The two Muslim countries have witnessed bombings blamed on extremist groups in recent months.
"Turkey and Pakistan are determined to efficiently maintain their joint stance against terrorism," Turkish President Ahmet Necdet Sezer told a news conference held jointly with Musharraf on Tuesday.
The "anti-terror" agreement provides for exchanges of information and experts, Musharraf said.
Several of the Muslim groups blamed for the November car bomb attacks in Istanbul, which left 62 dead and hundreds injured, were said to have received training in camps in Pakistan.
In an address to the Turkish parliament, the Pakistani leader warned that "the gap of misunderstanding between the West and the Islamic world is growing" because of a surge in Muslim extremism.
He said Muslims should denounce religious militancy and focus on social and economic development, calling on the Western world, particularly the United States, to help in such efforts.
Both Turkey and Pakistan have close ties with the West and are allies of the US in its declared war on global "terrorism".
Officials from the two sides also signed agreements on economic partnership and preferential trade, along with accords on cooperation in the banking and health sectors.
Dozens of Turks were killed and
hundreds hurt in recent bombings
"I'm sure these agreements will strengthen and fortify the already close and brotherly relations between Turkey and Pakistan," Musharraf said.
Trade between the two countries has been about $160 million to $170 million a year over the past five years.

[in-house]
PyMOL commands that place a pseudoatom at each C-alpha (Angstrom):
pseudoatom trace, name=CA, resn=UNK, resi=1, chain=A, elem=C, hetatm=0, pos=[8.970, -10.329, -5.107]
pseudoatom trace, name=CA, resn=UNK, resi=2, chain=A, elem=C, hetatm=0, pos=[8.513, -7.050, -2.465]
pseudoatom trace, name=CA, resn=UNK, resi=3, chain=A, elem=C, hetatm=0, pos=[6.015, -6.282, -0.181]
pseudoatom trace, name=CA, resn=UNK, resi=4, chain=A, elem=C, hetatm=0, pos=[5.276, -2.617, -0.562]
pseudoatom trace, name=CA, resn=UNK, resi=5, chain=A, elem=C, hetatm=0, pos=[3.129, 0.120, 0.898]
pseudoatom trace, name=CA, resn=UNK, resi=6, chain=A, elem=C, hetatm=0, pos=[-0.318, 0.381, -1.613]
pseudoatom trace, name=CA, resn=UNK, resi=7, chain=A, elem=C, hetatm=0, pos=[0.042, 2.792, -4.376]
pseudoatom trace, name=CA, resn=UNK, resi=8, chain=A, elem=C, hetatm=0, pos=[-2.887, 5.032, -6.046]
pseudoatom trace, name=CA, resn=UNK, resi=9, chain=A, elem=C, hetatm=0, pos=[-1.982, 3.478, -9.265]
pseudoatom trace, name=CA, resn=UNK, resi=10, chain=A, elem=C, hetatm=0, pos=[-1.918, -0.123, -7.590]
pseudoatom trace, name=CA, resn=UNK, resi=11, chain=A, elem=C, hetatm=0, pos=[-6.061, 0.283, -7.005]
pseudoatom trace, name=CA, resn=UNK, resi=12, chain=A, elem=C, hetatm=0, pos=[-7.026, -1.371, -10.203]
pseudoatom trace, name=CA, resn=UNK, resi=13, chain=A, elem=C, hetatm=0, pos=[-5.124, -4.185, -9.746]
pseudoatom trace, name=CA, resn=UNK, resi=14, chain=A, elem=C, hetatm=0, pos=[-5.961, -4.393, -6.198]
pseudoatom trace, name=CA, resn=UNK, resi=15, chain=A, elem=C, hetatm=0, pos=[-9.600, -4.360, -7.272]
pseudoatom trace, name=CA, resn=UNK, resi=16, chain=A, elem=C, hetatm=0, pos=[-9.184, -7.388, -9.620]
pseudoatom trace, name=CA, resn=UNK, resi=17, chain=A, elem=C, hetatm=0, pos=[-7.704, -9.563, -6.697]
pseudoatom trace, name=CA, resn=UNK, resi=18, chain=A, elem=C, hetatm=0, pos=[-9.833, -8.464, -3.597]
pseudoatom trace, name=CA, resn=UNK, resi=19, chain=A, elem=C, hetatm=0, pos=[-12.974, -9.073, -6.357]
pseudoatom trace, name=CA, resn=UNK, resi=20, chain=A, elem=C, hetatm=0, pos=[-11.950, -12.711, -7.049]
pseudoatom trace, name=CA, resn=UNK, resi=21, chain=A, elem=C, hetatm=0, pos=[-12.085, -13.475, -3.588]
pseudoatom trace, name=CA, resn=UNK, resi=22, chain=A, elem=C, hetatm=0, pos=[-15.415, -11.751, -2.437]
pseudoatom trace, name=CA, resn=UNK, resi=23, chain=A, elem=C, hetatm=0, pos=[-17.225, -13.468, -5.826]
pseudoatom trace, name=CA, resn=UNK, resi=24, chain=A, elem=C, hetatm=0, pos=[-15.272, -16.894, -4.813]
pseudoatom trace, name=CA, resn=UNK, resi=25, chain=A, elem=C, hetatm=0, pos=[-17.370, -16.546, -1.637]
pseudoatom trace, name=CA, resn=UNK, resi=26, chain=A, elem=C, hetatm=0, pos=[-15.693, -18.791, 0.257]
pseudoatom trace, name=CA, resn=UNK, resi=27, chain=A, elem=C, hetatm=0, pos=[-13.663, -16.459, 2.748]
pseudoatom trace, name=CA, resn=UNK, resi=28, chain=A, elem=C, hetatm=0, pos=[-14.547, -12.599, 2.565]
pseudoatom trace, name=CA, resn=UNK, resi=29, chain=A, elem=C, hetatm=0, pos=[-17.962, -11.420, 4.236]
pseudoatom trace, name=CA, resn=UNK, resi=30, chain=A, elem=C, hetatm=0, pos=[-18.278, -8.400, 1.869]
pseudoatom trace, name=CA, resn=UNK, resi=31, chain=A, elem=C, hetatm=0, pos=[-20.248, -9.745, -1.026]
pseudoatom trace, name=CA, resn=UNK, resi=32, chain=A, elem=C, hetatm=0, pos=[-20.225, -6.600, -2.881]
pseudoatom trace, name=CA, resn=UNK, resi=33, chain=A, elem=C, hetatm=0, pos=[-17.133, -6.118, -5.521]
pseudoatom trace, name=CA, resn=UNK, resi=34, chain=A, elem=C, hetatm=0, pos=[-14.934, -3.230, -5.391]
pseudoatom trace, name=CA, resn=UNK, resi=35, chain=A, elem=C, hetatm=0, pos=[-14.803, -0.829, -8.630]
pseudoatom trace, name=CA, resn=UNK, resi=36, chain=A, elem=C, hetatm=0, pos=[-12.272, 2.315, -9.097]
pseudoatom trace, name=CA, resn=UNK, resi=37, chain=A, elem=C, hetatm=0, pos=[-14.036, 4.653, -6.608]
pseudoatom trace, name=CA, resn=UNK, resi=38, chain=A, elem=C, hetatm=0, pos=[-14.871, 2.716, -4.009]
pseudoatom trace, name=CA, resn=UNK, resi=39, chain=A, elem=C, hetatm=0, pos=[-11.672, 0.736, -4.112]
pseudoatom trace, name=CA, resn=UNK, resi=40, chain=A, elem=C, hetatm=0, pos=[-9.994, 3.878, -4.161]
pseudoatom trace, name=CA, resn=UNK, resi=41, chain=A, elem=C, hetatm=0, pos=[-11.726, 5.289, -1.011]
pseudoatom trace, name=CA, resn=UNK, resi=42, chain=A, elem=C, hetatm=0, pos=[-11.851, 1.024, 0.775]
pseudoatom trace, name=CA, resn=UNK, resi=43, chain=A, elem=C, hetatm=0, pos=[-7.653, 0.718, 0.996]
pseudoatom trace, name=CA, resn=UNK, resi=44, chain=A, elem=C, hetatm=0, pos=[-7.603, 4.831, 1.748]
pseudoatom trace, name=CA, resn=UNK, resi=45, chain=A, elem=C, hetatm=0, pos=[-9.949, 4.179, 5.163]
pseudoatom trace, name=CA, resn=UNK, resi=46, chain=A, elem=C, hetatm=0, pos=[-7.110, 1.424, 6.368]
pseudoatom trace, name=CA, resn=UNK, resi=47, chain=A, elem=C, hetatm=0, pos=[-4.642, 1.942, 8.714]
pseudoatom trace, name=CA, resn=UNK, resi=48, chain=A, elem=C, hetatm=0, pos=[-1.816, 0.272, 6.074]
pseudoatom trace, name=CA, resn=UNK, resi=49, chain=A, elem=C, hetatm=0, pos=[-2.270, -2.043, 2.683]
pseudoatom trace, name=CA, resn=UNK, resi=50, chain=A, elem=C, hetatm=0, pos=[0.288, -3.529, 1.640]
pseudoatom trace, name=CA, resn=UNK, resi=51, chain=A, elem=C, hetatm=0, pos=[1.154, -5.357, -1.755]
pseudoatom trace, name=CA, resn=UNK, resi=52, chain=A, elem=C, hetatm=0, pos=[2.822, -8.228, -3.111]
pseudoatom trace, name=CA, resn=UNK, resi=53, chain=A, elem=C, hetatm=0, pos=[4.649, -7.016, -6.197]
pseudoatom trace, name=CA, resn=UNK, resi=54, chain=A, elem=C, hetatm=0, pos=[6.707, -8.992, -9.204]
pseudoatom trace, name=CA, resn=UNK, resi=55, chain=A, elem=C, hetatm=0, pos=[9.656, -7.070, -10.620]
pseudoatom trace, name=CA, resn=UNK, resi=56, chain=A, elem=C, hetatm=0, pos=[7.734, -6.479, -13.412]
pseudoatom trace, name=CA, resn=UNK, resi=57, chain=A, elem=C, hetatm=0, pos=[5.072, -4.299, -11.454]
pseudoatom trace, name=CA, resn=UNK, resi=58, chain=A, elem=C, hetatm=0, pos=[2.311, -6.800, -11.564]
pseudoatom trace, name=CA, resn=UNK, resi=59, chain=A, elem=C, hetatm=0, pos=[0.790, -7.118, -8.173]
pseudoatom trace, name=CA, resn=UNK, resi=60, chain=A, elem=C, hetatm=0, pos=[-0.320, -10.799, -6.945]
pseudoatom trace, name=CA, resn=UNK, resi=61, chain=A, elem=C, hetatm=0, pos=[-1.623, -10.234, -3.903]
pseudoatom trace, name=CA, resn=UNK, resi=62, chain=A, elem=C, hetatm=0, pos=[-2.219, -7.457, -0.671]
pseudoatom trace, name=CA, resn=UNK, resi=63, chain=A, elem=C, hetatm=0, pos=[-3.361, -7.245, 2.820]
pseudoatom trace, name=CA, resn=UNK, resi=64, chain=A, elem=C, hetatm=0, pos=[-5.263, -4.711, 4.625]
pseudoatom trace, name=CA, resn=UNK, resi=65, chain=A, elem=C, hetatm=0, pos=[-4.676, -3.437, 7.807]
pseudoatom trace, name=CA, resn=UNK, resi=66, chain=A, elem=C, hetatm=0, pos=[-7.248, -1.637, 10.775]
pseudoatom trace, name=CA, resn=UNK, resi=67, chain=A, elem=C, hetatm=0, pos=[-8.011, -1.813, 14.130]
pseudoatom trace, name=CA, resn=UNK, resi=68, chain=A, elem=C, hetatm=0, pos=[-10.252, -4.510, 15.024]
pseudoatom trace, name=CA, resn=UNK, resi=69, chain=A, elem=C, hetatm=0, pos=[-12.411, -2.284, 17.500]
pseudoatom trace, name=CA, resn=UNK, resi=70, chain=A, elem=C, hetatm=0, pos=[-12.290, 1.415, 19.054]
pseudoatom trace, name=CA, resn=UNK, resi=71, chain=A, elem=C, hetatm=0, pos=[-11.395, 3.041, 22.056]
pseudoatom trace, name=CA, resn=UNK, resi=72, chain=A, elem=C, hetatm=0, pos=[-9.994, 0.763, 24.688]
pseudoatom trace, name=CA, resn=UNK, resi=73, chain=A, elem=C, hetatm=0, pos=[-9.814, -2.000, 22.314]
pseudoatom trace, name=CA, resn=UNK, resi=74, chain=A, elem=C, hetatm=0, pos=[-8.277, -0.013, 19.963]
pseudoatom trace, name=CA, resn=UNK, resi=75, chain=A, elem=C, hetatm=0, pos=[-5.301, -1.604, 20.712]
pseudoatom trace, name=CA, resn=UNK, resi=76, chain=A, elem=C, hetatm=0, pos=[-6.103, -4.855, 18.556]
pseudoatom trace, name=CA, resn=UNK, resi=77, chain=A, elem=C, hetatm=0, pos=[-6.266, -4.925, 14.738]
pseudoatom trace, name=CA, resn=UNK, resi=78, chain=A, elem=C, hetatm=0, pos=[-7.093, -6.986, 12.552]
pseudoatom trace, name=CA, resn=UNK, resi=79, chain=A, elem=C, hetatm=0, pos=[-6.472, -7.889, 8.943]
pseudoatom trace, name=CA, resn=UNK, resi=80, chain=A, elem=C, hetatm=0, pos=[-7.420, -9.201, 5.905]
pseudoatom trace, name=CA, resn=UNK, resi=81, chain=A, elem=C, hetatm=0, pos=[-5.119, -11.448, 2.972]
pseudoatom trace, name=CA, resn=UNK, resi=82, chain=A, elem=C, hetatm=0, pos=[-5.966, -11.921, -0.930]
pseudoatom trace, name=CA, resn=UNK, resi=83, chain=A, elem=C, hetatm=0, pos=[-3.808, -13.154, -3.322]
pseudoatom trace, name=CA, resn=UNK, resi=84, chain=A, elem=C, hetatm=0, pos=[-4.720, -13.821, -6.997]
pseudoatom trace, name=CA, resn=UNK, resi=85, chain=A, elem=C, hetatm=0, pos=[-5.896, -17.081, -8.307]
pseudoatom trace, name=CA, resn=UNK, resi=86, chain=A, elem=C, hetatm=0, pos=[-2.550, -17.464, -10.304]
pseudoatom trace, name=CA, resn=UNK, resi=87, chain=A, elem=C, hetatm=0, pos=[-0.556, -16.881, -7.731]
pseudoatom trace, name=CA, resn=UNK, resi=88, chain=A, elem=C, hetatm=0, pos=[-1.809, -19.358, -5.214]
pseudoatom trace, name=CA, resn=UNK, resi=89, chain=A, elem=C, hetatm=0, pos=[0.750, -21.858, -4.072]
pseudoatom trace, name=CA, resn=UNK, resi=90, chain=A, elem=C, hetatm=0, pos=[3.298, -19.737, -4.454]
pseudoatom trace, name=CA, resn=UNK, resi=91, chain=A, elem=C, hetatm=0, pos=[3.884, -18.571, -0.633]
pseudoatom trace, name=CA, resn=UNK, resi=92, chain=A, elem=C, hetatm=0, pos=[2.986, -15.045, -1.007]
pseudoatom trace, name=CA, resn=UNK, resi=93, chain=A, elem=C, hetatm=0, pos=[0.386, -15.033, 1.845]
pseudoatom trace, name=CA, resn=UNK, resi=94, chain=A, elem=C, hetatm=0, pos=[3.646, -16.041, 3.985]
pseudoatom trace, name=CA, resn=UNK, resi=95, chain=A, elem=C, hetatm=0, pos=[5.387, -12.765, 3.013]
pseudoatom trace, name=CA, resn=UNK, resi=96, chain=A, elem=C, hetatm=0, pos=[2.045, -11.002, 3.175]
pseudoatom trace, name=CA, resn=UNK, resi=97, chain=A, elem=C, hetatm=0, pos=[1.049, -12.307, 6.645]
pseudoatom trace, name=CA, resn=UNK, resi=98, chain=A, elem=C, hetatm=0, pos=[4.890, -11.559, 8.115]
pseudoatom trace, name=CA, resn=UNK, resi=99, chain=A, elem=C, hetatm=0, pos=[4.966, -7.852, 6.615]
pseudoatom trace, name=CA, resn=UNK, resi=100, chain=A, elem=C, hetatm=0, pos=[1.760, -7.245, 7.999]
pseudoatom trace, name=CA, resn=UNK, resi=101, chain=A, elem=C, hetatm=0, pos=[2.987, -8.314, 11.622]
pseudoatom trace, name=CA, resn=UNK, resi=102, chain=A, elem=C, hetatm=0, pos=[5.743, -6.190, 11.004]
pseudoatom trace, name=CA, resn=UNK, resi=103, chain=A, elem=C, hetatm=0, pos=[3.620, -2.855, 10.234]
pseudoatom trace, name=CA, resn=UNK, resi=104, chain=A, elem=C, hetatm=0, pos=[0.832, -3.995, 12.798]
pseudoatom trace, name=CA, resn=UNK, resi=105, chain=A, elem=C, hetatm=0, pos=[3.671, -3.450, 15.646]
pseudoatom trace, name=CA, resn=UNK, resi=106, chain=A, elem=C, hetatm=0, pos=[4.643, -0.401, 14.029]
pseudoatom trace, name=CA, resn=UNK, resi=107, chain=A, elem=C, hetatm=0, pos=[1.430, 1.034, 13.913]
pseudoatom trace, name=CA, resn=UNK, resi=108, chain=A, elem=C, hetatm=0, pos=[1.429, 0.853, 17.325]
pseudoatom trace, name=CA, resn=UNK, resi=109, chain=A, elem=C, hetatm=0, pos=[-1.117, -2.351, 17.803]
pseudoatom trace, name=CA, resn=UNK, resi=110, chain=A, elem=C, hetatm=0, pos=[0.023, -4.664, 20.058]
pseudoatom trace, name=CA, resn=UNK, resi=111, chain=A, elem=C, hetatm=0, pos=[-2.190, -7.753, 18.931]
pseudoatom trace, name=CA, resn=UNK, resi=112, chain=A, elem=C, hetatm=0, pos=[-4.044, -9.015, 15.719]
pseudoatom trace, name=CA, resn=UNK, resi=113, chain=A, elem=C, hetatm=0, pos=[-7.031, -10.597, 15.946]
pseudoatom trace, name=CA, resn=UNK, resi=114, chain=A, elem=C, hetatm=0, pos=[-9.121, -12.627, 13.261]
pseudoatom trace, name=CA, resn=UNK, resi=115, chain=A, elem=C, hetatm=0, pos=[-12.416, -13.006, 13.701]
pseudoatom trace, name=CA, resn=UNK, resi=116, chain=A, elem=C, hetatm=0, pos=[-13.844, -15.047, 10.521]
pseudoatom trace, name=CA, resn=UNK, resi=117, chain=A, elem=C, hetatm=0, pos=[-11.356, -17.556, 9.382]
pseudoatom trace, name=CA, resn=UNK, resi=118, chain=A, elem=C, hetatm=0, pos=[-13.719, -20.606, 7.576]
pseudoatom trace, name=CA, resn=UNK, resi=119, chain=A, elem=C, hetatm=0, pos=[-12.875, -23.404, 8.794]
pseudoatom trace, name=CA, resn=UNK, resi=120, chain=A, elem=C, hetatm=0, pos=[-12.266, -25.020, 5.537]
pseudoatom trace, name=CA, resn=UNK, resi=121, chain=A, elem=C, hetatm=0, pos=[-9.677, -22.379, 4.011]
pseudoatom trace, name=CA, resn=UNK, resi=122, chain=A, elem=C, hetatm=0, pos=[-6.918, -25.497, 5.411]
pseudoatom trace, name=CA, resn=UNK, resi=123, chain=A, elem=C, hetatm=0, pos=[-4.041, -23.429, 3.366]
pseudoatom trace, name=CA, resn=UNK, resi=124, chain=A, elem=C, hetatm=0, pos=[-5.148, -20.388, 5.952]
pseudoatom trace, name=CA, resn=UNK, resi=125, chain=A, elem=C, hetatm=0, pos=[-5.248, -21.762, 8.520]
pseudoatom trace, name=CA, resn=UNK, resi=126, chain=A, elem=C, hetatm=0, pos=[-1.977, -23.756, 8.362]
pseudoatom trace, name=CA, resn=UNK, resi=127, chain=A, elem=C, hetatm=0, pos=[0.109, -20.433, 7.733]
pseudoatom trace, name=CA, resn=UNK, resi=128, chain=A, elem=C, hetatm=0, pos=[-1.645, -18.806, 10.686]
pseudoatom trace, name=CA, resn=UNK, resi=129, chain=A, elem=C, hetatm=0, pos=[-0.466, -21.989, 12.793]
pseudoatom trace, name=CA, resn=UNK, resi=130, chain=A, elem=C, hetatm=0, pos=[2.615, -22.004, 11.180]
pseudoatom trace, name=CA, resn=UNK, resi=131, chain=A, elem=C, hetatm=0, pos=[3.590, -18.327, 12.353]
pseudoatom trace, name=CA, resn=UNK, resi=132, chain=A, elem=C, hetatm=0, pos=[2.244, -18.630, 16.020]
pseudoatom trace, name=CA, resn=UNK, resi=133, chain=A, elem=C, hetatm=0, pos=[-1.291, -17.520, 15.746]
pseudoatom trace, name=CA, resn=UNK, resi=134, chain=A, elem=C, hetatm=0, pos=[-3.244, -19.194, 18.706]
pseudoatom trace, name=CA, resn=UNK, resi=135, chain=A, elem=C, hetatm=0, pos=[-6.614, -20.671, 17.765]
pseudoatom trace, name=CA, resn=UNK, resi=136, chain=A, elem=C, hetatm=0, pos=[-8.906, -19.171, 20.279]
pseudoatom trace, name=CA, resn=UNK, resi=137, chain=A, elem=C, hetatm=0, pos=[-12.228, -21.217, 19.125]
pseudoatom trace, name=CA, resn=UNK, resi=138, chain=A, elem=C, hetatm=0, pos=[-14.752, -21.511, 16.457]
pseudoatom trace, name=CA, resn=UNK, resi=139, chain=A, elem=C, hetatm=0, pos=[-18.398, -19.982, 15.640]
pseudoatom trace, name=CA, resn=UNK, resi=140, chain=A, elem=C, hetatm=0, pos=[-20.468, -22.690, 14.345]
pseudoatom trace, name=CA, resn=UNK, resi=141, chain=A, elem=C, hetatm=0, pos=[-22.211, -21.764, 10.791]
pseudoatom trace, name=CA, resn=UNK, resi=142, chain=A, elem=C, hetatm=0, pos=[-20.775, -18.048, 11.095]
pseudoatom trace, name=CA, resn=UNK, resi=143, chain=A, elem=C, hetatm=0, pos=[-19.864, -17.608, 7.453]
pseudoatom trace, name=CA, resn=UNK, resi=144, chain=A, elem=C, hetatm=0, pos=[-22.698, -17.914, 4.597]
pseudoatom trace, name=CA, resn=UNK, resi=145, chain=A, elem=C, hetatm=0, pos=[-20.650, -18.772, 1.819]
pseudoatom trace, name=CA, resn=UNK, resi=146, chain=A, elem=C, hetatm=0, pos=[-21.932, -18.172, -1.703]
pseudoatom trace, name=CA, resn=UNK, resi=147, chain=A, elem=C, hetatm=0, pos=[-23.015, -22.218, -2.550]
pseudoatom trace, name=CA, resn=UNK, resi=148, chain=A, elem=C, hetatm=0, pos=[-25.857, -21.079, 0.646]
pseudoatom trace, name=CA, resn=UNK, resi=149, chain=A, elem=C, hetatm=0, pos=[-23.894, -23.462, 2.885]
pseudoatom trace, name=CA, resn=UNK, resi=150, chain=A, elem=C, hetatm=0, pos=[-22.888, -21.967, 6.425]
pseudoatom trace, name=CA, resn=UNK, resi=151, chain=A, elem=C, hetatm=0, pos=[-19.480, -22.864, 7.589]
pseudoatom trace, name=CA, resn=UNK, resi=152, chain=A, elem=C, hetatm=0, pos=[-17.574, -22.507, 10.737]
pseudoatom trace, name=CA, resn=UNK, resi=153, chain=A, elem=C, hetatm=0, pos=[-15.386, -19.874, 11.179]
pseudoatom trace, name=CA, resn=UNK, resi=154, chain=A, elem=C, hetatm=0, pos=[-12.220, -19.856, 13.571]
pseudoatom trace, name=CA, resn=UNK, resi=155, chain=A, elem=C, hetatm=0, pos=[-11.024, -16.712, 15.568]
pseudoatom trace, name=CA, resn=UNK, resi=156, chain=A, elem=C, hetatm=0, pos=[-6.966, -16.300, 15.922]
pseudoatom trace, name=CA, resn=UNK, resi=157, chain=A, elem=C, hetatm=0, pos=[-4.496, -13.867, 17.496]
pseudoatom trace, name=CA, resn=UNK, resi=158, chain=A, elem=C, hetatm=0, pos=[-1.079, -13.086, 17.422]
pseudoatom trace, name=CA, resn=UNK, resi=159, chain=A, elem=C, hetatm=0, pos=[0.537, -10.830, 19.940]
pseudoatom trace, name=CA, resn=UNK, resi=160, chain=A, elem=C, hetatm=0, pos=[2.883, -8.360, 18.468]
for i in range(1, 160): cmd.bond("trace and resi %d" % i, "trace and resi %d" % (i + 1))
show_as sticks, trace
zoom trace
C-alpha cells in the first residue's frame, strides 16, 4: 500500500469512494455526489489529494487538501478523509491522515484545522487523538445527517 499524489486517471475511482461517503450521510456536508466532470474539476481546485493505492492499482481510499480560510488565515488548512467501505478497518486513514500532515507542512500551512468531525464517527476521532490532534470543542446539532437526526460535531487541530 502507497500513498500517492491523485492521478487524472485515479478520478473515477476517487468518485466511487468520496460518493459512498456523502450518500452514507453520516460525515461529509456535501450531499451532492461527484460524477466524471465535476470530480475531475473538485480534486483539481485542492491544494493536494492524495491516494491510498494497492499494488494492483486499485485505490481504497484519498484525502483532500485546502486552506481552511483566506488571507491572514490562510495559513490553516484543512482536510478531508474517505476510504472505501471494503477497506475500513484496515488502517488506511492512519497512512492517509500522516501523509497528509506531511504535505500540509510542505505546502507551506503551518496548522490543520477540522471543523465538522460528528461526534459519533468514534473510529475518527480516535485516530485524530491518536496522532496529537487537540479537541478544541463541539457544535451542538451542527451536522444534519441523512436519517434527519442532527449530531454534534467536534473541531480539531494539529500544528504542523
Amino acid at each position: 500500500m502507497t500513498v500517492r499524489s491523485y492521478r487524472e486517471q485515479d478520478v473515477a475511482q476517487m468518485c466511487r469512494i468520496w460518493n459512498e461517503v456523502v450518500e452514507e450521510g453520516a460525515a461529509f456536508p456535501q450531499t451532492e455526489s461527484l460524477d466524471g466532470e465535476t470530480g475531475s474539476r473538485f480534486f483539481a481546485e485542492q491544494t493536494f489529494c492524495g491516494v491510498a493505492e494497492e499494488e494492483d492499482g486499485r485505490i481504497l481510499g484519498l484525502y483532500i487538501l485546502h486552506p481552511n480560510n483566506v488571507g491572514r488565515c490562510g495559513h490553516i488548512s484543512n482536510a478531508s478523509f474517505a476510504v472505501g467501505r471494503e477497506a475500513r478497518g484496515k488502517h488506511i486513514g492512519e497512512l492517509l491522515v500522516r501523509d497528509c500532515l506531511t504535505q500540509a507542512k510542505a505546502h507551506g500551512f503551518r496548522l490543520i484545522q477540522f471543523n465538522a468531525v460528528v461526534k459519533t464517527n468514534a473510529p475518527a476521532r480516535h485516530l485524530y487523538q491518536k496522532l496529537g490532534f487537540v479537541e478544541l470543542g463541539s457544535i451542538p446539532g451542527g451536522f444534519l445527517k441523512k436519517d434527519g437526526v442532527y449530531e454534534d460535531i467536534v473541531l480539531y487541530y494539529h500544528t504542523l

The objective, Musharraf has said, is to increase the bilateral trade volume to one billion dollars by 2005.
The Pakistani leader, on his first visit abroad since two attempts on his life last month by Islamists, also discussed regional issues such as Iraq, Afghanistan and Cyprus, as well as the recent thaw in relations between his country and India.
"Pakistan and India cannot be enemies forever. It is an imperative that the Jammu Kashmir dispute is resolved peacefully," Musharraf said.
Turkey and Pakistan have enjoyed traditionally warm ties for decades.
Musharraf, who spent part of his youth in Ankara where his father was posted as a diplomat, has frequently held Turkey up as a model of an ideal liberal and secular Muslim country.
The Pakistani leader won applauses in the parliament when he delivered parts of his speech in Turkish.
He was to meet with Prime Minister Recep Tayyip Erdogan later in the day and travel on to Istanbul on Wednesday for a meeting with Turkish business people.
After wrapping up his visit, Musharraf will head to the World Economic Forum in Davos, Switzerland, on Thursday.